The story of the British Army has many sides to it, being a tale of heroic successes and tragic failures, of dogged determination and drunken disorder. It involves many of the most vital preoccupations in the history of the island – the struggle against Continental domination by a single power, the battle for Empire – and a cast pf remarkable characters – Marlborough, Wellington and Montgomery among them.
Yet the British, relying on their navy, have always neglected their army; from the time of Alfred the Great to the reign of Charles II wars were fought with hired forces disbanded as soon as conflict ended. Even after the stuggles with Louis XIV impelled the formation of a reulgar army, impecunious governments neglected the armed forces except in times of national emergency.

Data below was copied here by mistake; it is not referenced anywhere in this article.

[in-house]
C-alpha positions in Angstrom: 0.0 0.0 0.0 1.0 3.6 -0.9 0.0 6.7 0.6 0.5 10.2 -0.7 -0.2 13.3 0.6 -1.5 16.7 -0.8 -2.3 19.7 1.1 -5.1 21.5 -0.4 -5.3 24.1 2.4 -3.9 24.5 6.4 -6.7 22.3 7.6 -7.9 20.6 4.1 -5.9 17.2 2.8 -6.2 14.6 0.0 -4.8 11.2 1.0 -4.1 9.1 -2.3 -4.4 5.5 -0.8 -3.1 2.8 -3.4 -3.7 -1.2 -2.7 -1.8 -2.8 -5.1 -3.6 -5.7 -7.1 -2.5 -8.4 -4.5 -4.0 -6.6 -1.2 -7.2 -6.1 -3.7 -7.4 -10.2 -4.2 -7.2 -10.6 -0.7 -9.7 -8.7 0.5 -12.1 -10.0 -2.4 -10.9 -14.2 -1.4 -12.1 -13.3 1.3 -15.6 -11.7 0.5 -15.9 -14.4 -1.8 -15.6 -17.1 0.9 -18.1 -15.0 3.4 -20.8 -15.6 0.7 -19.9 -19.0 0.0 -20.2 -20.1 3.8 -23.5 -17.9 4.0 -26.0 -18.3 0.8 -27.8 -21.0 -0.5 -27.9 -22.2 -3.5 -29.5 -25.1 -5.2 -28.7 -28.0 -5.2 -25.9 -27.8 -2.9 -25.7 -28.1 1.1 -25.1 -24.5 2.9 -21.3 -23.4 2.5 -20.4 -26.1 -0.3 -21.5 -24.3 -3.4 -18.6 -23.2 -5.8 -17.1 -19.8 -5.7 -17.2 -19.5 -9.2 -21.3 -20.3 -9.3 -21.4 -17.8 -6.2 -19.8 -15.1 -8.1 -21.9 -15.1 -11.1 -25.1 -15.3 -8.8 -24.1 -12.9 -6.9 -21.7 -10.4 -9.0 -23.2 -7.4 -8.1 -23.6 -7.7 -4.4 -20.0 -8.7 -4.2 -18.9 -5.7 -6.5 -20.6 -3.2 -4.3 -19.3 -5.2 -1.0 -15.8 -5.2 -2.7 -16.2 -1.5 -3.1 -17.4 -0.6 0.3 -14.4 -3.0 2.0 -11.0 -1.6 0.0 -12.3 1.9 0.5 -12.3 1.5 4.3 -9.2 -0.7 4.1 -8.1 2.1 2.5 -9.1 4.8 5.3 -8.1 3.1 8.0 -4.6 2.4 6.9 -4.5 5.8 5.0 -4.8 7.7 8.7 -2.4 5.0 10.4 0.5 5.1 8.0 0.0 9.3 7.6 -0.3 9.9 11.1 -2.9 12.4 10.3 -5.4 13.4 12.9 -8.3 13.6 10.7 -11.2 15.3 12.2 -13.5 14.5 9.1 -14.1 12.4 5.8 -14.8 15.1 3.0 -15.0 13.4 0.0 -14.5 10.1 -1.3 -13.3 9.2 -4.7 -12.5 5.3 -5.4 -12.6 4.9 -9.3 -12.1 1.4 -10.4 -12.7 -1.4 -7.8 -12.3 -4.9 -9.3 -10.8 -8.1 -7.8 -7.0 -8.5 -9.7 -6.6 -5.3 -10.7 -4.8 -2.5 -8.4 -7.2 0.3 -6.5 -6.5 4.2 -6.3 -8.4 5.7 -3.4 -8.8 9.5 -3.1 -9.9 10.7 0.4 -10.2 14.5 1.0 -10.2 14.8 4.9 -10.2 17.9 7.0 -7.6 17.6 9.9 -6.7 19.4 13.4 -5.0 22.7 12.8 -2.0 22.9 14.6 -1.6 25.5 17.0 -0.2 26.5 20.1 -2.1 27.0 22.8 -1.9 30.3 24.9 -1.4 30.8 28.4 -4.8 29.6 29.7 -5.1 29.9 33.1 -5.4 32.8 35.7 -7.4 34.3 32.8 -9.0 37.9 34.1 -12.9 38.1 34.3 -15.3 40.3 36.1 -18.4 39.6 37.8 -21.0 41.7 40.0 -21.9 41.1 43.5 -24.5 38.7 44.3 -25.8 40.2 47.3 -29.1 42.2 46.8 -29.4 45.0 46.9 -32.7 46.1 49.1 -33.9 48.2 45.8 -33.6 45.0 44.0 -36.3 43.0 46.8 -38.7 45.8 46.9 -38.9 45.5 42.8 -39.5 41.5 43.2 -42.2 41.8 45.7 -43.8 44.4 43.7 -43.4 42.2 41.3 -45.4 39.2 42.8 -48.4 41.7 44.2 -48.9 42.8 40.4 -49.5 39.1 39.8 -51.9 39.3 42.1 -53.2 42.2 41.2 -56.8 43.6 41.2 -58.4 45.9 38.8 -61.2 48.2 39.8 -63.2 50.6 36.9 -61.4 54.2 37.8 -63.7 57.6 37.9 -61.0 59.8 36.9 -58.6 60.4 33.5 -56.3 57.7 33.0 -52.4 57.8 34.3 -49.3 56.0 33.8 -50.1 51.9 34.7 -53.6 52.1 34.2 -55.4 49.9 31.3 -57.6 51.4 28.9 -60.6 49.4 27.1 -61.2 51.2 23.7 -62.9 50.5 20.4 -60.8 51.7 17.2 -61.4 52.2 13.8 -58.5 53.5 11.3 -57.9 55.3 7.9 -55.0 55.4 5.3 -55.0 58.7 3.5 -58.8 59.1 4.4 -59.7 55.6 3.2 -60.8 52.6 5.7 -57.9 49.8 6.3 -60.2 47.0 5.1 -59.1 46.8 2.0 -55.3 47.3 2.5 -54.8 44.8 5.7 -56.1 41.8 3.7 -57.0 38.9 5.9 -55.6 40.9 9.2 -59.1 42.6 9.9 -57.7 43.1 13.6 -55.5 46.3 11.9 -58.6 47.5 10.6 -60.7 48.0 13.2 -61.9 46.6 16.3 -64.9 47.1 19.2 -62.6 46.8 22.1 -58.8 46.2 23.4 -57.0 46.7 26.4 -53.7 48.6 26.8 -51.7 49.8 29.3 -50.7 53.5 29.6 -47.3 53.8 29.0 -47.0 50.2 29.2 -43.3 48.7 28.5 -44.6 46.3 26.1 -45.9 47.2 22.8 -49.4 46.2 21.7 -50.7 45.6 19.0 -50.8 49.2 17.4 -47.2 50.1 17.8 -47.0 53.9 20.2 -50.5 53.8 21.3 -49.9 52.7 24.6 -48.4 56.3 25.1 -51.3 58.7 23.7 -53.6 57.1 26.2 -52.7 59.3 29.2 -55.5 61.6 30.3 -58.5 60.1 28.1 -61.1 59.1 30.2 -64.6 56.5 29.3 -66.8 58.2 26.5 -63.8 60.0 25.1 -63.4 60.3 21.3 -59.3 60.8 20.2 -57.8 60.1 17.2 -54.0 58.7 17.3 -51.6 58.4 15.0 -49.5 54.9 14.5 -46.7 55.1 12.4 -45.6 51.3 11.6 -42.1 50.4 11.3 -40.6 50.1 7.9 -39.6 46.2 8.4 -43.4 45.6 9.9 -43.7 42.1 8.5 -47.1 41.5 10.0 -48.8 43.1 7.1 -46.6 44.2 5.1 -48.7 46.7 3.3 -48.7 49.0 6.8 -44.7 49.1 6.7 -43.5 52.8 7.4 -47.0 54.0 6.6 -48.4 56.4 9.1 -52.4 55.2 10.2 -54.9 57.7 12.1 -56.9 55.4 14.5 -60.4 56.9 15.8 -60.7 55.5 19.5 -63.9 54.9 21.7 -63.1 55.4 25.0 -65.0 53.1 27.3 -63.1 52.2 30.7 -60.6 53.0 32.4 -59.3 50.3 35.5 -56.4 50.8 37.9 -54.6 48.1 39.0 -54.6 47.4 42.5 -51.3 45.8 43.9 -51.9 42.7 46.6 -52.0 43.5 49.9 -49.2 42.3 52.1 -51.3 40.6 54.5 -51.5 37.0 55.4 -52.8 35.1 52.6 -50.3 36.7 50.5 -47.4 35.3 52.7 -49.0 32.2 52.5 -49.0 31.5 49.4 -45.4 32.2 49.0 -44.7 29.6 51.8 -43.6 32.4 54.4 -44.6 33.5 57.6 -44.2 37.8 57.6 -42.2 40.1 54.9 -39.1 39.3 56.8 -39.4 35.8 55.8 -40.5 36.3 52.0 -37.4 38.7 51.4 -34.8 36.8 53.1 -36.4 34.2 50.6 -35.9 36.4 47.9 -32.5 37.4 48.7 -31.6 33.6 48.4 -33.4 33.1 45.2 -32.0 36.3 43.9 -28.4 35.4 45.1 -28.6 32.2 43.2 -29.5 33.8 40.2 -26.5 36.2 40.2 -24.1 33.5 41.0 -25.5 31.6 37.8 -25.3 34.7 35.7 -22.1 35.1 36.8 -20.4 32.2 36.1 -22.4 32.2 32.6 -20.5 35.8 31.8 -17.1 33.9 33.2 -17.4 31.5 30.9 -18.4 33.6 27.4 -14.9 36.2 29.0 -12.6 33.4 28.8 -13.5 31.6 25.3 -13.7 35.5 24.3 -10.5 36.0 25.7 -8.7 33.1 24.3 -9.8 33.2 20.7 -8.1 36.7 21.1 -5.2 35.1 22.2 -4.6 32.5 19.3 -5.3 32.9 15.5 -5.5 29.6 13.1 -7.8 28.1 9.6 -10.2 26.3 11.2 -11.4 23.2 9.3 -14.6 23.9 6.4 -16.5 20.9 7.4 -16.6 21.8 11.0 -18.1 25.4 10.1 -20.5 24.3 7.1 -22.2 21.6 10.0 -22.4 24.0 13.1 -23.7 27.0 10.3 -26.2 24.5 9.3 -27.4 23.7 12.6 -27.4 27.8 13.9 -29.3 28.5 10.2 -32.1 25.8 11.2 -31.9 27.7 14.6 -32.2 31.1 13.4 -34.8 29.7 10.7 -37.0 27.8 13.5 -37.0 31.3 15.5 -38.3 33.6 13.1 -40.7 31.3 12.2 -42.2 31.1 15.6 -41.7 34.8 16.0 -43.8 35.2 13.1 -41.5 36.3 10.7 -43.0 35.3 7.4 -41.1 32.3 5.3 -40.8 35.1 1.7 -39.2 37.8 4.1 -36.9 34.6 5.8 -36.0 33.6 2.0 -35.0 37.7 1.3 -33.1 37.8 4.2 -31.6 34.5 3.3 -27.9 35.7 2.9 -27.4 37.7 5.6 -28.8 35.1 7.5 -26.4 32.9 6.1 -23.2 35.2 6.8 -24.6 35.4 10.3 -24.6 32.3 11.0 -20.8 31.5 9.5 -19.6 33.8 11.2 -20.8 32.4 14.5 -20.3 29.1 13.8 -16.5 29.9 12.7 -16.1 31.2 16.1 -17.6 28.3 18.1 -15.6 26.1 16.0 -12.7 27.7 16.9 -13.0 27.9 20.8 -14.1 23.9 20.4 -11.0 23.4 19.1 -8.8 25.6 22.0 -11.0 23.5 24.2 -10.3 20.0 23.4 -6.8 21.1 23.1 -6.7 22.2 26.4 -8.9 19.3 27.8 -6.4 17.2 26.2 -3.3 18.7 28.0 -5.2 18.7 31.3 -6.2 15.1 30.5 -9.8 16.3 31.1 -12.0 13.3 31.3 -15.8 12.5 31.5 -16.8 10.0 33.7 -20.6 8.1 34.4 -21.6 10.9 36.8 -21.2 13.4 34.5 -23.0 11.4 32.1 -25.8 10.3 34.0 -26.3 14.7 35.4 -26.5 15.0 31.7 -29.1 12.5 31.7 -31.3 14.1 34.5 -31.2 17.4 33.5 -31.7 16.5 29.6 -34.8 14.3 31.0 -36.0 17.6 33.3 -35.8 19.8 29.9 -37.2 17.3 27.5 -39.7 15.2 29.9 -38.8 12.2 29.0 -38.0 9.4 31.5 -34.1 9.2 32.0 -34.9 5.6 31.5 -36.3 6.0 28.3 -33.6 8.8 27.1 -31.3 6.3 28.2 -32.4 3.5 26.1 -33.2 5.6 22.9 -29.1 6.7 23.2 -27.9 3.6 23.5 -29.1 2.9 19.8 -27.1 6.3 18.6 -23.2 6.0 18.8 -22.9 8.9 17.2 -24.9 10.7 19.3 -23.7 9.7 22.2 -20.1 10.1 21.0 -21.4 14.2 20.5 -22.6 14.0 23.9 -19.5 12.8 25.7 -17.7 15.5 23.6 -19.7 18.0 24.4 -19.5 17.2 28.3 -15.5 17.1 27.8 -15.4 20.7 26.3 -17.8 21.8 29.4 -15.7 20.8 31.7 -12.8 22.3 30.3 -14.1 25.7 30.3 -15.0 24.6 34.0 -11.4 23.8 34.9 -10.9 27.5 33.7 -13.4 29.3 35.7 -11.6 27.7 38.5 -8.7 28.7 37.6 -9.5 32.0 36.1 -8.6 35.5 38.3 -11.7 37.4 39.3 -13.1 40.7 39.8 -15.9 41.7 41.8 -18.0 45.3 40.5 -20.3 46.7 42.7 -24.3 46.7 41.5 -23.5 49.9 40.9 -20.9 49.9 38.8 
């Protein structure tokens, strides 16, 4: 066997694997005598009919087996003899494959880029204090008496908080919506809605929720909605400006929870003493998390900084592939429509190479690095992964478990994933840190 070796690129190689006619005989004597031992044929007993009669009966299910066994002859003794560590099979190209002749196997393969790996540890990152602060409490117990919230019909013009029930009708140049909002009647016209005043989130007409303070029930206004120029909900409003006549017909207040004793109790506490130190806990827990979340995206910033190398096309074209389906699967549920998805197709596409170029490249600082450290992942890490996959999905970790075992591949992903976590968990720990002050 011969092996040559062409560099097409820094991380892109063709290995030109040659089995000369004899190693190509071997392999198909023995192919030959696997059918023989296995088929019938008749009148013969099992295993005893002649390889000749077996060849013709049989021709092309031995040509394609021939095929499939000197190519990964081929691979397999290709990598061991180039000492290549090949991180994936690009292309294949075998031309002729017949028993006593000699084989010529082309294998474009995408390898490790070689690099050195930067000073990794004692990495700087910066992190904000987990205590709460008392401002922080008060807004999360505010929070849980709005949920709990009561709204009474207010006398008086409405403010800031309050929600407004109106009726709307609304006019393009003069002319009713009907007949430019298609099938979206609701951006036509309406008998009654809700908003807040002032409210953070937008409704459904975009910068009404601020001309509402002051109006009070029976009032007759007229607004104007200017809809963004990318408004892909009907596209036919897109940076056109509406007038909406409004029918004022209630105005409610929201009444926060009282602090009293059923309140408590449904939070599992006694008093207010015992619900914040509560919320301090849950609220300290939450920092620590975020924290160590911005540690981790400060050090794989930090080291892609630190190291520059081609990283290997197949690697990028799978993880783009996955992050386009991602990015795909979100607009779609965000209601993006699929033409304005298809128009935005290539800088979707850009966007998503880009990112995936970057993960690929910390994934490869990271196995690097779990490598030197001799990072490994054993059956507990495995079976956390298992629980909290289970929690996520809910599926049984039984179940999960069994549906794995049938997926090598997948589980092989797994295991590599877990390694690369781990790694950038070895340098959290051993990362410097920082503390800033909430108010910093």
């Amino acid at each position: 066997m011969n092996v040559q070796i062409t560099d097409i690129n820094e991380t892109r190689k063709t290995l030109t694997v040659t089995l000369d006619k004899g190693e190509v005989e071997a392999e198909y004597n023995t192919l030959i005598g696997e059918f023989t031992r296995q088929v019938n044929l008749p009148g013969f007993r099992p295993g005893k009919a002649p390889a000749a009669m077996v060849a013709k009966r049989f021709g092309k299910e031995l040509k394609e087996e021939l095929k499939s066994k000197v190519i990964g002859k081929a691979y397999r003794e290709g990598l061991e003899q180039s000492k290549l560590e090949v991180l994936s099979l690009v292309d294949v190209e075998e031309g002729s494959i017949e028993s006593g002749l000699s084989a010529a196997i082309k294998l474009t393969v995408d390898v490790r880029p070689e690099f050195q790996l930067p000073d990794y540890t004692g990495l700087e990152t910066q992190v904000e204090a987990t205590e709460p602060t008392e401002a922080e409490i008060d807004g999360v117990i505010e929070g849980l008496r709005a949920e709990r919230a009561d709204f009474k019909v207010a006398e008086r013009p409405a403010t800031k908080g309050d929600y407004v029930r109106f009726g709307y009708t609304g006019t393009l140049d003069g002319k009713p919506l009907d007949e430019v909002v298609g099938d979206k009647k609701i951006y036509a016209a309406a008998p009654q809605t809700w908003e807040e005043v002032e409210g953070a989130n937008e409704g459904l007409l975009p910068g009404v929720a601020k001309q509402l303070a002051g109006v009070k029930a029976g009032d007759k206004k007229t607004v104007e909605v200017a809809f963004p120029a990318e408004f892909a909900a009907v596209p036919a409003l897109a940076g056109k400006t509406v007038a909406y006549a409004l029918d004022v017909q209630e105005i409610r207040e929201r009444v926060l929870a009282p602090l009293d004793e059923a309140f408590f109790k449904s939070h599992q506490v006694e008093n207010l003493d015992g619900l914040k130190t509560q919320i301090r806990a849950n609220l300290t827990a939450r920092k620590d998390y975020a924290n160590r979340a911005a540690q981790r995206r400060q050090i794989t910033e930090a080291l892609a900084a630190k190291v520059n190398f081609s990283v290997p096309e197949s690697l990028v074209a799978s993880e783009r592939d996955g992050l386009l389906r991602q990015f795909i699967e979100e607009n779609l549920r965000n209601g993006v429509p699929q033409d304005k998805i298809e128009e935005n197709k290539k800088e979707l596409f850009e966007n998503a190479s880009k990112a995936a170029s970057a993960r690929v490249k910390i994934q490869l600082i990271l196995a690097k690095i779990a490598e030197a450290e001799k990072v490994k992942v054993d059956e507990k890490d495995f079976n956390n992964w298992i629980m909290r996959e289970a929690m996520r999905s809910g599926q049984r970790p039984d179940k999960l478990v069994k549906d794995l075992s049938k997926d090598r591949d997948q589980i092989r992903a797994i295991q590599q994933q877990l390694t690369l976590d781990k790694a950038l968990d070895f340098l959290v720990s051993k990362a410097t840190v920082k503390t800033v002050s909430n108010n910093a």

In this wide-ranging account, Major Haswell sketches the medieval background before concentrating on the three hundred years of the regular army, leading up to its role in our own time. He presents an informed and probing picture of the organization of the army, the development of weaponry and strategy – and the everyday life of the British soldier through the centuries.
John Lewis-Stempel has brought Major Haswell’s classic work right up to date by expanding the section on the dissolution of empire to include a full account of Northern Ireland and the Falklands War. He has added a new chapter to cover the Gulf War, Bosnia, Afghanistan and Iraq; also the increasing role of special forces and the amalgamation of regiments.